A Woman Who Is  Breaking into the 'Boy's Club'

A Woman Who Is Breaking into the 'Boy's Club'

Women Success Stories in Tech: Wamaitha


9 min read

How it Started

I had my first interaction with a computer at around 7 years old. It was this thing that we played games on most of the time. Every so often, my dad would give us typing tasks that we had to finish to play the then-cool game Road Rash.

 Road Rash

Although I never got into programming at this age, by the time I got into high school, I would type with my eyes closed and was good at navigating through MS Office. Naturally, I joined the computer class in high school. I excelled so much in this class that I decided to drop the class in form three.

I pursued a business class since I felt the computer class was 'too easy'. This character trait has contributed greatly to my tech journey, pursuing the hard things. Perhaps I would have stuck with it if the high school curriculum had introduced programming in Form 1 or 2. At this point in my life, I was fixated on being a Cardiologist. Being a doctor was the only career path I envisioned. My grades were great, and there was no indication that I needed a plan B or C for a career path.

How it Went

As fate would have it, I missed medical school by a single point. I cried a river. I was disoriented and confused. I was admitted to JKUAT for a Bsc. in Statistics. I wouldn't say the class was hard per se, but my focus was not on it. The course was math-heavy, and albeit being good at math, I was failing. In the second year, we had a class in programming with R. This specific class triggered something in me. My love for computers was suddenly reignited. I went back to my dorm and started tinkering with more R code. I LOVED IT! I wanted more! It was like suddenly discovering you've had a superpower all along! I started on C++, and I was sold! I ended up dropping out of JKUAT to join a boot camp.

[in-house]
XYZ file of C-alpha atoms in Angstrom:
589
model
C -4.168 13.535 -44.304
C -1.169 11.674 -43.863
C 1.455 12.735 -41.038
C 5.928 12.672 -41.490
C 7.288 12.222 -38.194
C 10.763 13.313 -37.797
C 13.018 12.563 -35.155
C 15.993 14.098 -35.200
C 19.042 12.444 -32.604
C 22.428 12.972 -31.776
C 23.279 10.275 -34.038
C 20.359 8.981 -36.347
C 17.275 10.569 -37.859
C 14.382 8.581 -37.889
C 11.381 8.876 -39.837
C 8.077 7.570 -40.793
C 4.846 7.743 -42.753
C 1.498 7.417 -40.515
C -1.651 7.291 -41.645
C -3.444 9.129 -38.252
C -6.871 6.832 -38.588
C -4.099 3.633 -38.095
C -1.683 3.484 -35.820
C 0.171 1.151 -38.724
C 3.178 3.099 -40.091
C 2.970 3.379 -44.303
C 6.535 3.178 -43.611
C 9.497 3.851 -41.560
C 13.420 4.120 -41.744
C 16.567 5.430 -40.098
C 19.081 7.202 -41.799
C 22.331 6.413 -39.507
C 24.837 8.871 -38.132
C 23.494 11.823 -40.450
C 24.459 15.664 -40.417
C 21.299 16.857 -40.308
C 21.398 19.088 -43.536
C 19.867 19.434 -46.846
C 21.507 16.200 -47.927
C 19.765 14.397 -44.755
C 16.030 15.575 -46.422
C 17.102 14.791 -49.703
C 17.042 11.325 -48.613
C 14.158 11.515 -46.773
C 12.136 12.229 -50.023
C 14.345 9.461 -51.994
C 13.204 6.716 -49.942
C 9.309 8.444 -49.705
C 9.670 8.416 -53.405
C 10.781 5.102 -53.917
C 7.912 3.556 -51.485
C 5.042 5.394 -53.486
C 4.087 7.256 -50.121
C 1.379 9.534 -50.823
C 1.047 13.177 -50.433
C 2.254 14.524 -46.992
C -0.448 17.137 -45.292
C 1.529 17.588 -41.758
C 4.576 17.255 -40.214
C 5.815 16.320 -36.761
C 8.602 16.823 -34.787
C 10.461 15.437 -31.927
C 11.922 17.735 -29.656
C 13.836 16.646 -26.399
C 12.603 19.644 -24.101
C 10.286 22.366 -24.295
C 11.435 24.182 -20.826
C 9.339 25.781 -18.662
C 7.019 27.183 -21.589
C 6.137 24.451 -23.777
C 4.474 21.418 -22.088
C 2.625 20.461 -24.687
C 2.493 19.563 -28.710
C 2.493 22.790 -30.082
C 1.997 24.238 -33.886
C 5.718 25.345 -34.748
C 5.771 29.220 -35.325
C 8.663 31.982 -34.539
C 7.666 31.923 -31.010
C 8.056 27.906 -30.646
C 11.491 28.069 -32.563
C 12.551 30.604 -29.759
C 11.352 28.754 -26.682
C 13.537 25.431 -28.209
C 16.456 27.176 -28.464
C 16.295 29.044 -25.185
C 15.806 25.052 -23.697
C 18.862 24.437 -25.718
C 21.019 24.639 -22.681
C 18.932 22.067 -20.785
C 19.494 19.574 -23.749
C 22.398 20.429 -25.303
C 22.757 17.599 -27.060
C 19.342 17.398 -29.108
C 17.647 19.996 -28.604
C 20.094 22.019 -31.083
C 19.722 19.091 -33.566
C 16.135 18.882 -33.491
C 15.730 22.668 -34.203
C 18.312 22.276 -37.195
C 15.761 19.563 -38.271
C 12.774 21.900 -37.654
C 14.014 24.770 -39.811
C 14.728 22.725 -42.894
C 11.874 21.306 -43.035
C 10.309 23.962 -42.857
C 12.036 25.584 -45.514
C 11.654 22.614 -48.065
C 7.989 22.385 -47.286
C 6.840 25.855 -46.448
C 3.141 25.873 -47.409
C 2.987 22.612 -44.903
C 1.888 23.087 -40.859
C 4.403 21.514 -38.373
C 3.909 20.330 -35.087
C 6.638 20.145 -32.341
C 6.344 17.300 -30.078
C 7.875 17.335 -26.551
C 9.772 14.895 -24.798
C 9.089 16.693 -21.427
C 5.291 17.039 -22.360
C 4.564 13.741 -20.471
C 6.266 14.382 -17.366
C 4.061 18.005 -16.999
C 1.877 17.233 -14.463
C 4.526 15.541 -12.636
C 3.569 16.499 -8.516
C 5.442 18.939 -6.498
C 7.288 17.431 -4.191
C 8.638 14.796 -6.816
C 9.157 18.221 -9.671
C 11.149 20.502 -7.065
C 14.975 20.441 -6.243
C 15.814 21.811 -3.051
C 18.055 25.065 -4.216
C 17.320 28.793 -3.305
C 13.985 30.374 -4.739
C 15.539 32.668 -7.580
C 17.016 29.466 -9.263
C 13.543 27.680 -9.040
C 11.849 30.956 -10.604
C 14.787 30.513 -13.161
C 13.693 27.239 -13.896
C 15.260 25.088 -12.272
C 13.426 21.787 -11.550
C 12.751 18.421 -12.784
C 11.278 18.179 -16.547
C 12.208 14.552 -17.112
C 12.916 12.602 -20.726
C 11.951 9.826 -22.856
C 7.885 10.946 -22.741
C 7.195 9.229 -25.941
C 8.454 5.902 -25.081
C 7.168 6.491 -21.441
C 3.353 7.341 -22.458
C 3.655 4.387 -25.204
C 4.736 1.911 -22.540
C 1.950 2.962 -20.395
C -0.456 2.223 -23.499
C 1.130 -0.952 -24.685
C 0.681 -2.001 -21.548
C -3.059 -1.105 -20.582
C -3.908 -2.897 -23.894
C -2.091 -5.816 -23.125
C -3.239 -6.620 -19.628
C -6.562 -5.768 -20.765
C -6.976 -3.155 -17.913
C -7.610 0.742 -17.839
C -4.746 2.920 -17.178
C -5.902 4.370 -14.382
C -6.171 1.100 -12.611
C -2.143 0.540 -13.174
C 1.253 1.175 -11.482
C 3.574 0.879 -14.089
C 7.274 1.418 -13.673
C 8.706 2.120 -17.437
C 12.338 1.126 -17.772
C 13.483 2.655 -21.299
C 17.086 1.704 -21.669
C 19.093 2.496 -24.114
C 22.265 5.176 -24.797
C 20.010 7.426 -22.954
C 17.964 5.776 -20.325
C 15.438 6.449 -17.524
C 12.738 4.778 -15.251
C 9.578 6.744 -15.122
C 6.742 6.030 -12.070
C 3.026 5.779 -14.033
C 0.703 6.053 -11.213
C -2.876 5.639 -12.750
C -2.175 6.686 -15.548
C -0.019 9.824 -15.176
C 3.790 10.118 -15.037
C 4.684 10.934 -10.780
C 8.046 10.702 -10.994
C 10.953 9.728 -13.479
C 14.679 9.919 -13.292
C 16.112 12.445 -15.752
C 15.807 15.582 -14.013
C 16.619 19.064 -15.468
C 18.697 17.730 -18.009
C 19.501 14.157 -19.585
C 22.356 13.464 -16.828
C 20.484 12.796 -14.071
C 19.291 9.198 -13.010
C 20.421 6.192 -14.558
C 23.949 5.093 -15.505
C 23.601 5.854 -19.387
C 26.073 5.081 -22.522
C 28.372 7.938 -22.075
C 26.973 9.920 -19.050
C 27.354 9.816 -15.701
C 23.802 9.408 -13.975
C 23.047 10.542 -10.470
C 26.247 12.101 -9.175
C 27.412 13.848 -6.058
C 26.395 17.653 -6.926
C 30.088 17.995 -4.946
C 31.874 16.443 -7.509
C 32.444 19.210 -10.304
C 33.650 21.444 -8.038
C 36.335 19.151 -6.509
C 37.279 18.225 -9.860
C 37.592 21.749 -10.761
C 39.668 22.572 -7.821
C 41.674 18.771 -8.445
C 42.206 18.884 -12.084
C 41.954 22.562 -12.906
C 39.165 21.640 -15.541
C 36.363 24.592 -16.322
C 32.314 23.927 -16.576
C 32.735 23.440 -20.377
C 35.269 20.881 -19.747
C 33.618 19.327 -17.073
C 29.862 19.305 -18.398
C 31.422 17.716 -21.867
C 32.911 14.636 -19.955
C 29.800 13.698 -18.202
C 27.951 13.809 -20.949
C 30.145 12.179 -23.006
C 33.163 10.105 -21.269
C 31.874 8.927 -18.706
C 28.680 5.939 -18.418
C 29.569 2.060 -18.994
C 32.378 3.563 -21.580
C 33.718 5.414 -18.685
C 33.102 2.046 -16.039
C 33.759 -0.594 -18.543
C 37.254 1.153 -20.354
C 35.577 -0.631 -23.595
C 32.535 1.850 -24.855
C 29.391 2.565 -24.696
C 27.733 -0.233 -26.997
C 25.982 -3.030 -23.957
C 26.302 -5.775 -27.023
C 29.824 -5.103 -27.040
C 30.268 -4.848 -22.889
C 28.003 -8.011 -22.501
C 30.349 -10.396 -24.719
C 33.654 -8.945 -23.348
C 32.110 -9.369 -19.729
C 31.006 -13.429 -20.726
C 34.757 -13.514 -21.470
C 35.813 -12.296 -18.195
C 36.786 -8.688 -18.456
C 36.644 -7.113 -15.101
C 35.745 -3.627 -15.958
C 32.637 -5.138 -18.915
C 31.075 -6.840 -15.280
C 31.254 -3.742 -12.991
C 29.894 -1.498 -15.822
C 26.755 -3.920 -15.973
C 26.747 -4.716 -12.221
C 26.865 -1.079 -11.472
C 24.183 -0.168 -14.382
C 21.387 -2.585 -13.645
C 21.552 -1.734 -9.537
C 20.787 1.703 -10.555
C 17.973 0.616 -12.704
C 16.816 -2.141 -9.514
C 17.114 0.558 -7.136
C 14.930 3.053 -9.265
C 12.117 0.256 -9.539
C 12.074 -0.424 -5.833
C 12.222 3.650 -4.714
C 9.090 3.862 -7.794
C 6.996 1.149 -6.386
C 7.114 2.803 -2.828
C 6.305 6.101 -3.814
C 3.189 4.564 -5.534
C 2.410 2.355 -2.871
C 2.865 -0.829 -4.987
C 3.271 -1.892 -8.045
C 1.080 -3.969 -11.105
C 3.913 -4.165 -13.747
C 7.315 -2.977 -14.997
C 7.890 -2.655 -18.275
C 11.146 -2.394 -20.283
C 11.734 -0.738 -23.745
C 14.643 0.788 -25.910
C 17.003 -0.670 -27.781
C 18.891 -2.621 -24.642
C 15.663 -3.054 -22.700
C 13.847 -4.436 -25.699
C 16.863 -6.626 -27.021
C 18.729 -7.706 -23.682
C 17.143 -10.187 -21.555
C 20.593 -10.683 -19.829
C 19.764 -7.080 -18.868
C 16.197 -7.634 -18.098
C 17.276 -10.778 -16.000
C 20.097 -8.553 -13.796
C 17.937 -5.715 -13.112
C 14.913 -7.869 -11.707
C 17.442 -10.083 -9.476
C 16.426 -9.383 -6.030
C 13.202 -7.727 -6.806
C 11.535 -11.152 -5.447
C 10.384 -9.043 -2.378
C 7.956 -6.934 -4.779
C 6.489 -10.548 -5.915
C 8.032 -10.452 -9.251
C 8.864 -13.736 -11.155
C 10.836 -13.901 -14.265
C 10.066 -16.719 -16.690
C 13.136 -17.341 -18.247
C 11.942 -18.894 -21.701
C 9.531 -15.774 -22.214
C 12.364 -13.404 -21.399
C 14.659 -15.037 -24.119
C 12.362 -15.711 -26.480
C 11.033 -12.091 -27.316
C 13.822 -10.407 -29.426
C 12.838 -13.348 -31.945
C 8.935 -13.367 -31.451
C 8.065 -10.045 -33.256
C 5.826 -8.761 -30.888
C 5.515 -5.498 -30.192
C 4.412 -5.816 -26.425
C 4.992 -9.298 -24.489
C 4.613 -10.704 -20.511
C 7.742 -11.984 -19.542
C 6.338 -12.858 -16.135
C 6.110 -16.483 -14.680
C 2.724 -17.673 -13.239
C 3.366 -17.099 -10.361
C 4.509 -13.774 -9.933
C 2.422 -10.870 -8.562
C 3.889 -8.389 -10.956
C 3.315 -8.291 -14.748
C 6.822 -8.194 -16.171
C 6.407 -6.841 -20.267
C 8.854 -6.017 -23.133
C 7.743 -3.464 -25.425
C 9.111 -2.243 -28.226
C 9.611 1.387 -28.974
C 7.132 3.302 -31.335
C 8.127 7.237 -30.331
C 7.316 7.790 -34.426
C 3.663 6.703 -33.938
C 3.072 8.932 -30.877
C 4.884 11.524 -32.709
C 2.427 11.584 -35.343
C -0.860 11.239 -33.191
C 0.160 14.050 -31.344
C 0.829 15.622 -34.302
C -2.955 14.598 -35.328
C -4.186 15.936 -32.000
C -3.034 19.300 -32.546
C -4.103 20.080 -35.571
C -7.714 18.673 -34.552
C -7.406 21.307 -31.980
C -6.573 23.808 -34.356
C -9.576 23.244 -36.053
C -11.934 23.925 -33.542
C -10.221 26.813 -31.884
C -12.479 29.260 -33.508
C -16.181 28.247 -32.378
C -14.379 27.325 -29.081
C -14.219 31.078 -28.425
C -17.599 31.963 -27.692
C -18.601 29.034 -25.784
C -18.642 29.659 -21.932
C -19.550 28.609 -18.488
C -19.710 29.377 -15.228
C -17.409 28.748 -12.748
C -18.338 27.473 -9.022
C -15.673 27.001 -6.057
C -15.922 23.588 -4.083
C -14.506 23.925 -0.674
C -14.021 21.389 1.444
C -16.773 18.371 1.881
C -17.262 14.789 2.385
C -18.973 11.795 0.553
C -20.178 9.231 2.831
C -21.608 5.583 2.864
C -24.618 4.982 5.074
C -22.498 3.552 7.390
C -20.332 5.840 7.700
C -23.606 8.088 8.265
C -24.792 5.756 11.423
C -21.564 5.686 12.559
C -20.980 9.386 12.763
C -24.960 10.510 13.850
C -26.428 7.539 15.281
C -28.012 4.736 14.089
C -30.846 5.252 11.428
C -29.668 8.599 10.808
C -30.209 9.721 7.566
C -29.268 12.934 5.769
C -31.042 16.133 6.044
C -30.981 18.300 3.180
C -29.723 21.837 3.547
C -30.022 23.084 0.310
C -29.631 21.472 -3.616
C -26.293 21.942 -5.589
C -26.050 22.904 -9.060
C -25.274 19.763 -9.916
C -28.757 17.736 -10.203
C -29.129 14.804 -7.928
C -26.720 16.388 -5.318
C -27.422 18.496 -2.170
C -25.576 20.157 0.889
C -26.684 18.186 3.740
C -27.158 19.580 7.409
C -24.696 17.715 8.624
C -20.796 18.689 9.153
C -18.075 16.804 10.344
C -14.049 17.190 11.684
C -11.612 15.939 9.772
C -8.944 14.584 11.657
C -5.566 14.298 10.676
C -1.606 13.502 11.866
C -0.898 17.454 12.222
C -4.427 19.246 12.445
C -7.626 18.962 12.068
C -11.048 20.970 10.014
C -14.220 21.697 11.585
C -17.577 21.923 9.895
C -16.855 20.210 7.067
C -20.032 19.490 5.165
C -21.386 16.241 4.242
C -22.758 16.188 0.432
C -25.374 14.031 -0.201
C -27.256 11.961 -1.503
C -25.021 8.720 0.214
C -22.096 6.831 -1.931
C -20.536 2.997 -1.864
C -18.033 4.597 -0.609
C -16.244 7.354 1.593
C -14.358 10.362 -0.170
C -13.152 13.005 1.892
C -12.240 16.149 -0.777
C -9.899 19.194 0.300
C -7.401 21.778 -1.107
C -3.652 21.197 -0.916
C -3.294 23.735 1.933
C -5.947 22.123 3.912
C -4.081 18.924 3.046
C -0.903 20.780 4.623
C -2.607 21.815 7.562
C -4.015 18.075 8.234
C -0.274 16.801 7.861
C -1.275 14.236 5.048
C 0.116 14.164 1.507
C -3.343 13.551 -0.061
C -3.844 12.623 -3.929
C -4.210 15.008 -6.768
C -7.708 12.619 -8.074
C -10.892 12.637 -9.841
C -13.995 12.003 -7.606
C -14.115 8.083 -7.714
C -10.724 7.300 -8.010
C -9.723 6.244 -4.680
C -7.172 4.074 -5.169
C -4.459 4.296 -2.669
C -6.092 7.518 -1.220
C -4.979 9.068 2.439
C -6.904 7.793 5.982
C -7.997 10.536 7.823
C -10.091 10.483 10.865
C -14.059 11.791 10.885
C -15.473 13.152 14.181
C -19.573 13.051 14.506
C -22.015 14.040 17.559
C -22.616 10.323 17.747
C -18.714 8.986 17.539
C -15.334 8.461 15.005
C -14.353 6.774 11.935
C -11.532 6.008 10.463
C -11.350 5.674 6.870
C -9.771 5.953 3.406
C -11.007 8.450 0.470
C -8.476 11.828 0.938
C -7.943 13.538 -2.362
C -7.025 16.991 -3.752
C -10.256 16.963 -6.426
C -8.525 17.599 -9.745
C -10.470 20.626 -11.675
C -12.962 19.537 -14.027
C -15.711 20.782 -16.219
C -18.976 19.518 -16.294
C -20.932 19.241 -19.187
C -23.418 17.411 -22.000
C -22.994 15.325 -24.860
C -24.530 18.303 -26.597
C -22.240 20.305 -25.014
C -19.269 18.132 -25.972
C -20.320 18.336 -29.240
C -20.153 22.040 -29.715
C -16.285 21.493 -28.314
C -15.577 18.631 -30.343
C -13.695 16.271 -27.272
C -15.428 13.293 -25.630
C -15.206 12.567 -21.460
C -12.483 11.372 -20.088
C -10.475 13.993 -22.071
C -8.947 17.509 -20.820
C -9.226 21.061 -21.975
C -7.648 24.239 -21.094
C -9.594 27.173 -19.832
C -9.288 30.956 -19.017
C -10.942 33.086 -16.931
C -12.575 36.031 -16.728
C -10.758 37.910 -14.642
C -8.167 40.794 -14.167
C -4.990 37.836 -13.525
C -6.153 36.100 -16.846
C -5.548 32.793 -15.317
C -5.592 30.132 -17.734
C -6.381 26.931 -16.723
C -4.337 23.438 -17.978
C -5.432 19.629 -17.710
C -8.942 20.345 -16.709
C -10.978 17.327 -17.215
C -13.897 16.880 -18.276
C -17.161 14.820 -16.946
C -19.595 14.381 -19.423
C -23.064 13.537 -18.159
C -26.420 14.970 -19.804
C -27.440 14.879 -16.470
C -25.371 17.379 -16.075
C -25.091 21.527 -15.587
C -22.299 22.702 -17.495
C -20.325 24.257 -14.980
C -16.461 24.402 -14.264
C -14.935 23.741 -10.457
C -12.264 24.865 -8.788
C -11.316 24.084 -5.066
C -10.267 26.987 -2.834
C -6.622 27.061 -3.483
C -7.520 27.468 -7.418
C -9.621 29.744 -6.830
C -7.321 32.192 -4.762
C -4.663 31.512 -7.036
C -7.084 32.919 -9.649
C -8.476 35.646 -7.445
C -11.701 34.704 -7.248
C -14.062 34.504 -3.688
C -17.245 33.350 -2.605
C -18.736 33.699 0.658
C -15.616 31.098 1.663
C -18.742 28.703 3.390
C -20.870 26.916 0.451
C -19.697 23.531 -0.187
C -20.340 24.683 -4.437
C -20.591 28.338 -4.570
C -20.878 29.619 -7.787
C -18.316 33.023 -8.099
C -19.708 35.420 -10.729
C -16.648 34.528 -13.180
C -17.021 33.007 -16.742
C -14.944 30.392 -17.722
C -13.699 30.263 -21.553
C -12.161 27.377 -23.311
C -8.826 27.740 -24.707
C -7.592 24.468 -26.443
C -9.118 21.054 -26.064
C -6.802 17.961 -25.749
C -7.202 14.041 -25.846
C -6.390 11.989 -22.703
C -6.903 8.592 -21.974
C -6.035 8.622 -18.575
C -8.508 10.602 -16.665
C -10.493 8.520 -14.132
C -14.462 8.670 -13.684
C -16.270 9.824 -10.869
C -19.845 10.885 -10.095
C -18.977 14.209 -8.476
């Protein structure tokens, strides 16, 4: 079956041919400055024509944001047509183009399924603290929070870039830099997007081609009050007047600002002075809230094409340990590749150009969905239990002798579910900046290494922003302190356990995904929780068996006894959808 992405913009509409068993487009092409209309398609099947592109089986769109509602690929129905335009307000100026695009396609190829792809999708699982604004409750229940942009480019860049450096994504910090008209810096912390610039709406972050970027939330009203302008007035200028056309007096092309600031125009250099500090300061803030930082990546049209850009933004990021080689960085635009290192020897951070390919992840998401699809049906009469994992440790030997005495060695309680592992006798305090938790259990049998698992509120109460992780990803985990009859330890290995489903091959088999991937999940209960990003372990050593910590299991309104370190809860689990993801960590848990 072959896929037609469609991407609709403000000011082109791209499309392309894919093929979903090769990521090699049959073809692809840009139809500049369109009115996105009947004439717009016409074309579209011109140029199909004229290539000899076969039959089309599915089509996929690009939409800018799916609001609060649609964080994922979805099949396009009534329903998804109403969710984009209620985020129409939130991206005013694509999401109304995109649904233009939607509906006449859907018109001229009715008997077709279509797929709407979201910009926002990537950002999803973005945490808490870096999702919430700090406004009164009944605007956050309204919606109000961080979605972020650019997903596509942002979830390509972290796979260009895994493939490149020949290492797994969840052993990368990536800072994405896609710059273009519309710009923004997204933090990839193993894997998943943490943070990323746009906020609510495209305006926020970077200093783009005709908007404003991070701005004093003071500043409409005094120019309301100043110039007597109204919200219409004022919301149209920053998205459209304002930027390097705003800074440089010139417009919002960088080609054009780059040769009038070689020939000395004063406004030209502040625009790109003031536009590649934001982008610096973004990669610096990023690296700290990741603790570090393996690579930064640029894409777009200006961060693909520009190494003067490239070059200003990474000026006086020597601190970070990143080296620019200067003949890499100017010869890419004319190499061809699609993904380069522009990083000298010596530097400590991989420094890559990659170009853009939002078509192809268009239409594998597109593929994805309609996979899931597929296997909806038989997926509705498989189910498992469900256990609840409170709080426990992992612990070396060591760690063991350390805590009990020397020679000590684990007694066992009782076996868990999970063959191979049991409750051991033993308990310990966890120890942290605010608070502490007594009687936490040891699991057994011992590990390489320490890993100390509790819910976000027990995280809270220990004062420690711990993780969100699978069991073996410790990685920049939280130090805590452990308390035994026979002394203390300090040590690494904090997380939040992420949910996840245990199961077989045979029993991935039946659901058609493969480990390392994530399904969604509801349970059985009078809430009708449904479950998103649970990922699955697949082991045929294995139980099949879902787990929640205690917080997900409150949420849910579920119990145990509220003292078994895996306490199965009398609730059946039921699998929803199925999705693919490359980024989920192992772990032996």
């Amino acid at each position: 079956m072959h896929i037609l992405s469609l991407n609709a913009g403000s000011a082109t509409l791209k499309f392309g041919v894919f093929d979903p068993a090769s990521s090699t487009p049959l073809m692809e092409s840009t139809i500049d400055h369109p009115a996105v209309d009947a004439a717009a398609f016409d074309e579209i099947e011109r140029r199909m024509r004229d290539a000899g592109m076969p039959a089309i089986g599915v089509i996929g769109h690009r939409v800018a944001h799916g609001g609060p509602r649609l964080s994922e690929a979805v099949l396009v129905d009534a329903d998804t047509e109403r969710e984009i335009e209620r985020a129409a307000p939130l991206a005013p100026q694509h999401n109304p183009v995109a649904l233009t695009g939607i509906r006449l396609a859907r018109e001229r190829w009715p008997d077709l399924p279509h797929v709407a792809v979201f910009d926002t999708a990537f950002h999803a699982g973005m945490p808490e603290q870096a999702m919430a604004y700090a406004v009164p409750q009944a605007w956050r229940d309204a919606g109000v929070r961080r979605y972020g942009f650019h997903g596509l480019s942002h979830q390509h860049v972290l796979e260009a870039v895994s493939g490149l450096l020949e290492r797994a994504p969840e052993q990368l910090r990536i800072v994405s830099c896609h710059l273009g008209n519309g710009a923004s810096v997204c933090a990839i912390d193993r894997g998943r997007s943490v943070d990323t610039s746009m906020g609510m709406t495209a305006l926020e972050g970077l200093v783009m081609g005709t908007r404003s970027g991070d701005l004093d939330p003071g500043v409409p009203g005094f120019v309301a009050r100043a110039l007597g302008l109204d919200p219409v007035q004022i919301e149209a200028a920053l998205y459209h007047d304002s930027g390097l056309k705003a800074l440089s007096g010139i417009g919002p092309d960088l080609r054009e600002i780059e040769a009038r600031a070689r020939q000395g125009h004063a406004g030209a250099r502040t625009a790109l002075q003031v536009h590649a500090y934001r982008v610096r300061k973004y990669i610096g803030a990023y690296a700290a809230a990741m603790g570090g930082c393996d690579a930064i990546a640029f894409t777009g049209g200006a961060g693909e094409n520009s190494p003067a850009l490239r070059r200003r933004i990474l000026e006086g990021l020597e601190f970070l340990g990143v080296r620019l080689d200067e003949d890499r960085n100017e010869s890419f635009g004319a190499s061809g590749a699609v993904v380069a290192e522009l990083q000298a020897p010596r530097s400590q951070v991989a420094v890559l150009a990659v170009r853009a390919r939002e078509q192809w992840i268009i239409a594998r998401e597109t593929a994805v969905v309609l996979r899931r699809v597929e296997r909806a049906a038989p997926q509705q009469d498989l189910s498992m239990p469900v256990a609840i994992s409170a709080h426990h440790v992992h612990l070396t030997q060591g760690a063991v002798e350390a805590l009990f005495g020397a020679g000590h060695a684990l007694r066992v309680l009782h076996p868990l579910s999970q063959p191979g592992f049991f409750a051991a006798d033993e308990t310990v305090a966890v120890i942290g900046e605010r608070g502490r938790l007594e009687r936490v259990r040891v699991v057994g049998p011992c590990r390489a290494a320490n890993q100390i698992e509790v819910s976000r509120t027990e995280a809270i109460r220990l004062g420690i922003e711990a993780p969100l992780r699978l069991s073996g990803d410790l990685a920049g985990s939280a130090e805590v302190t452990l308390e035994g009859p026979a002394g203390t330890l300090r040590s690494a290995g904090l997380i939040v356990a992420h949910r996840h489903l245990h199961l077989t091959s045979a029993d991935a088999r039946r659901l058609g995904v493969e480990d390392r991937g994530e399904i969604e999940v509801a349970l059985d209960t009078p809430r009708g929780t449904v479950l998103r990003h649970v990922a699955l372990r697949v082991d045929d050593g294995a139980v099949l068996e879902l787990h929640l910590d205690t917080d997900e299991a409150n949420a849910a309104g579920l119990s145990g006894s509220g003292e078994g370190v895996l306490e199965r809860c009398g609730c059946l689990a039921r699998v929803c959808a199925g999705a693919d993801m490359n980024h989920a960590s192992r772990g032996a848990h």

At Moringa School

In 2017 I joined Moringa School, where I got more exposure to coding. I was struggling! Things were not making sense! For loops were perhaps the most confusing thing. However, this experience taught me an even more important skill; how to teach myself new things. I pursued the android track, but after the boot camp went on to do web and eventually full stack and data science. I have never used the android programming skills I gained in a professional setting.

After the boot camp, I joined USIU for a BSc in Applied Computer Technology. Uni was very different for me. First, the guys I left at JKUAT were in their third year. Second, I was pursuing a subject I had a genuine interest in and passion for. I wasn't there to party or waste time. This was a do-or-die moment for me! I had to make it work! The financial burden was also a motivating factor for me.

USIU did a great job presenting opportunities to students. Companies were constantly hosting hackathons and meetups. I loved every minute of it! I did not waste the opportunity. I participated in competitive programming sessions hosted by big companies like Intel and Microsoft. Won some nice tees and water bottles in the process. In one specific hackathon, I approached the organizer and requested an opportunity to work with them. That's how I landed my first job in my second to third year. I worked for around a year, then won another hackathon where they gave us internships instead of the usual swag.

I ended up leaving my first job to join the internship. This decision was informed by the job being physical and the possibility of it being more challenging. After the internship, I got a full-time offer. Thus landing my second 'serious' job. By the time I graduated, I had 2 years of relevant industry work experience under my belt.

How it kept going